Family Law Blog

Can Seeking Help For Mental Health Issues Hurt Your Family Law Case?

Tuesday, January 09, 2018

While many things have gone from having a certain stigma to them to being completely accepted by society, mental health is not one of them. Often when someone does something wrong, their mental health is usually the first to catch the blame. This creates a bad stigma for even those who are actively taking care of their mental health via scheduled visits to a psychologist or psychiatrist and sticking to a medication plan.

Unfortunately, if you are going through a divorce or filing for custody of your children, it can be brought to light. Just like your doctor, your licensed mental health professional is bound by oath not to disclose your mental health record to anyone not approved by you. However, that doesn't stop ex-spouses from bringing it up in court to use as a potential weapon against you.

However, while they make seek to make a stigma work in their favor, bringing up your mental health in court may not always work against you. If you are regularly keeping appointments and have a lengthy record of taking prescribed medication for your mental health, it shows you are responsible and have dedicated yourself to getting better. Opposed to ignoring instability or going off and on your medication plan frequently, seeking the help of a professional shows responsibility that will only reflect on you in a positive manner.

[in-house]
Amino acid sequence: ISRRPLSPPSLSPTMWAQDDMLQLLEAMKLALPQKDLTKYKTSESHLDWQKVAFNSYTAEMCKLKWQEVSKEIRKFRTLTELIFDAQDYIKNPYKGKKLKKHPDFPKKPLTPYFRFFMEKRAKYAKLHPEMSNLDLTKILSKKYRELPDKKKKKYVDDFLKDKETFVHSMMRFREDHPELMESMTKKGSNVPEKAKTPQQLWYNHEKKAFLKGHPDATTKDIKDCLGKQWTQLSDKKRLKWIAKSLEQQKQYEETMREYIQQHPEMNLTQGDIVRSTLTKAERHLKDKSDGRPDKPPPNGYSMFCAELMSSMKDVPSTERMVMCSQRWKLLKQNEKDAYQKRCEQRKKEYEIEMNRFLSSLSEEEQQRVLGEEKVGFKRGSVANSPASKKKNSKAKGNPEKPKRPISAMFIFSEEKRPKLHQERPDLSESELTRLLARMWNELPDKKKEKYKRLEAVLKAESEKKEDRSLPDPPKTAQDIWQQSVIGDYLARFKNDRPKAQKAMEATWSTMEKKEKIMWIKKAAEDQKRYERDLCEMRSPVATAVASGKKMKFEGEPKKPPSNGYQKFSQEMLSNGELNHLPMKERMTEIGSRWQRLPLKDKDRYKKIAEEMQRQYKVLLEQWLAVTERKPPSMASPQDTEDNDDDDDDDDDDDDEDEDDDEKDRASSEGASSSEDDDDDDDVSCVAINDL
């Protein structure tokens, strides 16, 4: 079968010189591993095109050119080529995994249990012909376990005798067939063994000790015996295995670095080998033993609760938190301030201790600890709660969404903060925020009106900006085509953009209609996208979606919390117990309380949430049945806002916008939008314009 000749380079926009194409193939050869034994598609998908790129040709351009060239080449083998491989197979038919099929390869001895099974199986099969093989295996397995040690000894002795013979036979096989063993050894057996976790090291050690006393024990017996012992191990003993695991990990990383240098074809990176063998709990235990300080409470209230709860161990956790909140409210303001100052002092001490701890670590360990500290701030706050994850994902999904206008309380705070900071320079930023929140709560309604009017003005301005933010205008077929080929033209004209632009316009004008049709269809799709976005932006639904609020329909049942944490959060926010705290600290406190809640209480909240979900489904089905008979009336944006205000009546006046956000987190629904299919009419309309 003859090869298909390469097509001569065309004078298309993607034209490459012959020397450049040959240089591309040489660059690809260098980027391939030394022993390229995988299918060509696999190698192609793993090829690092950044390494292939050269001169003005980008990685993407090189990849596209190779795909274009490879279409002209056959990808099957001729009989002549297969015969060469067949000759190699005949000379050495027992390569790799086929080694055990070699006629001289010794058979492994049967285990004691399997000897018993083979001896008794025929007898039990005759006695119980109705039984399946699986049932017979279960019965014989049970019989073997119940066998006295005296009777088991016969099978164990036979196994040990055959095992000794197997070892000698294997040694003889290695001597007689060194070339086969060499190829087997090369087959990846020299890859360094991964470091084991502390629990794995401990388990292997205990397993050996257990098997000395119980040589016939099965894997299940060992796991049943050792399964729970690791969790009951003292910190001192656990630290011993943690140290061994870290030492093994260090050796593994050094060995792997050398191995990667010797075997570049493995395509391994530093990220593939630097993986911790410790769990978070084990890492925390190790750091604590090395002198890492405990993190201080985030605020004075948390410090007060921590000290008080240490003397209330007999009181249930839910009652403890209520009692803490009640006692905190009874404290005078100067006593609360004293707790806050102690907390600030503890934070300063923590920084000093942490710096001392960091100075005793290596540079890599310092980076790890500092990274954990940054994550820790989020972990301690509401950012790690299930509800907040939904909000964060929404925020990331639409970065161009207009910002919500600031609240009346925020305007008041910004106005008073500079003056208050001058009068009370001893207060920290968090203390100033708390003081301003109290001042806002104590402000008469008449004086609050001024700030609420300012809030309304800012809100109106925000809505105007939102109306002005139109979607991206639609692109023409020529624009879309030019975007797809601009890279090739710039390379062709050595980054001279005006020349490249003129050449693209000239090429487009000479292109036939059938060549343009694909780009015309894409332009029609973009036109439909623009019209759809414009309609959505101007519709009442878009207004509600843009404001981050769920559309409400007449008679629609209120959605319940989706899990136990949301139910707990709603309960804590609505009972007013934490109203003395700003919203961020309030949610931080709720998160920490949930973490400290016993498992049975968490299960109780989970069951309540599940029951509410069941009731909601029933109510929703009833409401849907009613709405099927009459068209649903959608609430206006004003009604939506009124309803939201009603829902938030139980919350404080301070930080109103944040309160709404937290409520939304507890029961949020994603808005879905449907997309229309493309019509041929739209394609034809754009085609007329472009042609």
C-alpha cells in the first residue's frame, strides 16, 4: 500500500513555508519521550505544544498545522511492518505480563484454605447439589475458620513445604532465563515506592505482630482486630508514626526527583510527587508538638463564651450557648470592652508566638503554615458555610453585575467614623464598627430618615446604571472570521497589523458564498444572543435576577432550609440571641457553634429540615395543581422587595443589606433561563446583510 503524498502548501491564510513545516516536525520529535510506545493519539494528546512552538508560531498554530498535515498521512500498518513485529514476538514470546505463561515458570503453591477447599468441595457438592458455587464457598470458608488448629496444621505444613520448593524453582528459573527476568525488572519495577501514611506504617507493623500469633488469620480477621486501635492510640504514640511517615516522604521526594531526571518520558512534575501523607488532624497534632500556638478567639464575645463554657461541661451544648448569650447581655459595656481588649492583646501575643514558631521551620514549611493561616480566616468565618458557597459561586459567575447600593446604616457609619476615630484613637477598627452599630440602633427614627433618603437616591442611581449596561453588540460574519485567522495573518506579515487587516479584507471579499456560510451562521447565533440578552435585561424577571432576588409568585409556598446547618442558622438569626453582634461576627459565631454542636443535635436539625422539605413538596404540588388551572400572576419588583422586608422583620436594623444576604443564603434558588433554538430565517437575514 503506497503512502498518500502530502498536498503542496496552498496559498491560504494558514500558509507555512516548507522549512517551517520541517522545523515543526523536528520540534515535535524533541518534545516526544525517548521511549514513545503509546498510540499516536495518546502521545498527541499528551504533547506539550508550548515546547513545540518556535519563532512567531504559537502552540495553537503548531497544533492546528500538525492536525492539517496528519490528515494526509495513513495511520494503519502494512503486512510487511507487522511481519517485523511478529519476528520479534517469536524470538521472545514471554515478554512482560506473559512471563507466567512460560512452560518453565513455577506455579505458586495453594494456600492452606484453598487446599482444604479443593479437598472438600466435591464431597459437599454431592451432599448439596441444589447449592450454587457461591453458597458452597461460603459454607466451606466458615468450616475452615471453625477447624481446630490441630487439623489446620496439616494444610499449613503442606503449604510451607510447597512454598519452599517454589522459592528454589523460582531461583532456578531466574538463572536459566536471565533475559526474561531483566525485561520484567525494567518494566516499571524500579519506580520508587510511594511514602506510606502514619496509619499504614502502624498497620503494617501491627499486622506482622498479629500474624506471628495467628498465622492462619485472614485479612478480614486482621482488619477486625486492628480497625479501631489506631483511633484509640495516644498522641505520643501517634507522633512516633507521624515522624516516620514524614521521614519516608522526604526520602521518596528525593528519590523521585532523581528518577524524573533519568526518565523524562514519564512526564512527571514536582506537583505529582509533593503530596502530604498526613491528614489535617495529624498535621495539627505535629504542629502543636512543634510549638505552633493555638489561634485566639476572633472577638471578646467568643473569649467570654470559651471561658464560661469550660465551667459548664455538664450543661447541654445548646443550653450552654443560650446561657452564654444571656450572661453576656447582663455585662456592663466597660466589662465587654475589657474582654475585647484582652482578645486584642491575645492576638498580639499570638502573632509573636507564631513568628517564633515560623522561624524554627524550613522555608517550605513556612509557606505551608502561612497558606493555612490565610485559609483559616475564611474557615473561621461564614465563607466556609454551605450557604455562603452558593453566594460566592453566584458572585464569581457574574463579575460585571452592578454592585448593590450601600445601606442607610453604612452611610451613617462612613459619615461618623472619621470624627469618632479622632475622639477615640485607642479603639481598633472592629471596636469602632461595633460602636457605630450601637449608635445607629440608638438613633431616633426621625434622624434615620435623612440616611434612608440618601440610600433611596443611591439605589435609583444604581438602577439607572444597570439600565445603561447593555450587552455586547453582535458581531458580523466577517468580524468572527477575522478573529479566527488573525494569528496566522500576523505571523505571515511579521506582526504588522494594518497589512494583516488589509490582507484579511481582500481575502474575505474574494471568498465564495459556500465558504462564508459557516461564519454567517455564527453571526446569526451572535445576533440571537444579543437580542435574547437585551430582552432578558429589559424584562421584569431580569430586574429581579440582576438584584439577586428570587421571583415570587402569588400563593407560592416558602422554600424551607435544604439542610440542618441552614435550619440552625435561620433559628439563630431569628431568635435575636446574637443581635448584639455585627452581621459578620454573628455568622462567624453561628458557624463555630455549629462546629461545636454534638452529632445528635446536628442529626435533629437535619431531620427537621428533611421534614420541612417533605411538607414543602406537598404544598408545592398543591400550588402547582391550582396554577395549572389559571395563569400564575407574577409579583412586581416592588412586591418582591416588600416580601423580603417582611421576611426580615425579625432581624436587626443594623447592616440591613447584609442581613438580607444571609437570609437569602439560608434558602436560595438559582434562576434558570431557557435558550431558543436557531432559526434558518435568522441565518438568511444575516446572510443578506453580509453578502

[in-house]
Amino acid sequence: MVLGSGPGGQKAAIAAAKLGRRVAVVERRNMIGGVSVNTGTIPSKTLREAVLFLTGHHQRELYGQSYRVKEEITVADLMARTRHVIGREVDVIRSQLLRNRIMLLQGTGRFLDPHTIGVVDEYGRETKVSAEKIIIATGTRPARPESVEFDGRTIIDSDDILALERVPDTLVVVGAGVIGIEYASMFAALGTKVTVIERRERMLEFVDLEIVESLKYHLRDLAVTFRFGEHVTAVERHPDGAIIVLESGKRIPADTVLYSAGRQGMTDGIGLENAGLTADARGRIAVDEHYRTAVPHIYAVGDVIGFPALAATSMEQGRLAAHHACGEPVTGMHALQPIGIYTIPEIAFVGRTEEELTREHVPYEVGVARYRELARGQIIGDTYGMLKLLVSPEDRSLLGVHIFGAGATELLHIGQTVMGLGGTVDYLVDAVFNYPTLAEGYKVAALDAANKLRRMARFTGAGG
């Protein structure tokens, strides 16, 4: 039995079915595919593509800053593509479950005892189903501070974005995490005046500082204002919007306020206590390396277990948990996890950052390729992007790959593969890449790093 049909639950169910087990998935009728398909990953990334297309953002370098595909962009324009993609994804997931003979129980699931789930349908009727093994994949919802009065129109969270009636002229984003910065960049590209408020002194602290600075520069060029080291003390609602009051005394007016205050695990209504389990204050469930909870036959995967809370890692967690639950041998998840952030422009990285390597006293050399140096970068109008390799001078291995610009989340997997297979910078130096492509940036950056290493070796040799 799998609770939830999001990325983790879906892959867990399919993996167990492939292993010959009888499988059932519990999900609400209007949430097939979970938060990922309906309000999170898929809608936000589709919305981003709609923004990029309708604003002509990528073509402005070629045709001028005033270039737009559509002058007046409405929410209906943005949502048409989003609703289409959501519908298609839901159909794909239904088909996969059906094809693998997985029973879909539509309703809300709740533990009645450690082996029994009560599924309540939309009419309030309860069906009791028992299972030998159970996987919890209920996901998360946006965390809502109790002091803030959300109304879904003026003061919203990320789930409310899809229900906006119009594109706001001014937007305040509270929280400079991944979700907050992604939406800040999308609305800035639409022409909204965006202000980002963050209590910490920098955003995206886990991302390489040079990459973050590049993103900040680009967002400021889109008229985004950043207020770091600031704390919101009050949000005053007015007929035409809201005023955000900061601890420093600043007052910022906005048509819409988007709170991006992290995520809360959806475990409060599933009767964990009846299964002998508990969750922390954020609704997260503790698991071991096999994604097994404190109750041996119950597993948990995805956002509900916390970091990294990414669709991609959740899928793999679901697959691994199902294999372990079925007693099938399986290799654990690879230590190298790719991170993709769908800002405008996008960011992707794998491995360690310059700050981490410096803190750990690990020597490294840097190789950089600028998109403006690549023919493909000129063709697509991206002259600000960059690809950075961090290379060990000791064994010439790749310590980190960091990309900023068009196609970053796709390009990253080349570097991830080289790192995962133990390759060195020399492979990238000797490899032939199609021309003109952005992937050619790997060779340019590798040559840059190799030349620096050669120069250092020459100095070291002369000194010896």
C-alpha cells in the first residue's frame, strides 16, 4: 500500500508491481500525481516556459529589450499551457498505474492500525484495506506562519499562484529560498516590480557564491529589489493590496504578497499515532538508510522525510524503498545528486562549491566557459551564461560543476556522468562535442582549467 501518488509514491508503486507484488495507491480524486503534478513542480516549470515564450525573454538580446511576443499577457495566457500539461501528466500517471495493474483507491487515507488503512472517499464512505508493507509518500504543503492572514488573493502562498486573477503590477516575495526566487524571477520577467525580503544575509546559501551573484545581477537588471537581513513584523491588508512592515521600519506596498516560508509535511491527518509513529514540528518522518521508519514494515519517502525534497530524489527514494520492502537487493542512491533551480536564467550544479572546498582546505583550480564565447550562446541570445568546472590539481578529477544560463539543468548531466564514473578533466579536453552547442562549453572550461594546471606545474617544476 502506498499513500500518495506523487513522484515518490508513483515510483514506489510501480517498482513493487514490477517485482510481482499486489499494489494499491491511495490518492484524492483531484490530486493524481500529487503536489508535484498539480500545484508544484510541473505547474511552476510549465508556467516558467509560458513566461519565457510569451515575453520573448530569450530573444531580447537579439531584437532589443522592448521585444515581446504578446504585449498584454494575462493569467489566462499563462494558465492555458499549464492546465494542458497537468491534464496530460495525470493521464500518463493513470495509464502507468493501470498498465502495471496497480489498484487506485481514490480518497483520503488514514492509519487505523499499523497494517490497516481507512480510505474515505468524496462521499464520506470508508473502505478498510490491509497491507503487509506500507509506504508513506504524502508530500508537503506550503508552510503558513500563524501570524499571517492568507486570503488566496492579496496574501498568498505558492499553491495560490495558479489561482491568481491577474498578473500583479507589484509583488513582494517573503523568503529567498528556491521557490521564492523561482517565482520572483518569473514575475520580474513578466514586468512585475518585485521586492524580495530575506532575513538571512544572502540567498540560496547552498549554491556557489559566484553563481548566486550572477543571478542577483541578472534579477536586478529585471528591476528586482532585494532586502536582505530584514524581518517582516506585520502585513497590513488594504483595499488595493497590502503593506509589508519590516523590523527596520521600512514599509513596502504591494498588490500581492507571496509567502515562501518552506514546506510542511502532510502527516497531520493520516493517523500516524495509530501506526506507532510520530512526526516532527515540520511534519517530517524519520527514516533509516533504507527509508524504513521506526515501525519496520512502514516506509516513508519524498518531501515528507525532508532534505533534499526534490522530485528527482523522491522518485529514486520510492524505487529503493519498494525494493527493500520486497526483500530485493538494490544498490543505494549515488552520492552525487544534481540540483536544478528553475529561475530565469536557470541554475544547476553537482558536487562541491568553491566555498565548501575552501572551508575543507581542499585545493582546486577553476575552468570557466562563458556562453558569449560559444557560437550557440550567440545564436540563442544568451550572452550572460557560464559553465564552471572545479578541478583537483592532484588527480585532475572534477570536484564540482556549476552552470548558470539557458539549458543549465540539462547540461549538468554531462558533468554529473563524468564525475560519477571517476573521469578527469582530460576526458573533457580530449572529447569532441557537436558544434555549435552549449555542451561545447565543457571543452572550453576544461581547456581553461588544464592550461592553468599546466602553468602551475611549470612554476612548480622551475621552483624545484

Despite a stigma about it, the only way that mental health can hurt a family law trial is if you are sporadic with your appointments or prescribed medication. Even then, this can be repaired by recommitting yourself to getting help. If you are going through a divorce or a custody case and worried that your mental health may be used against you, contact us today to talk over your potential options.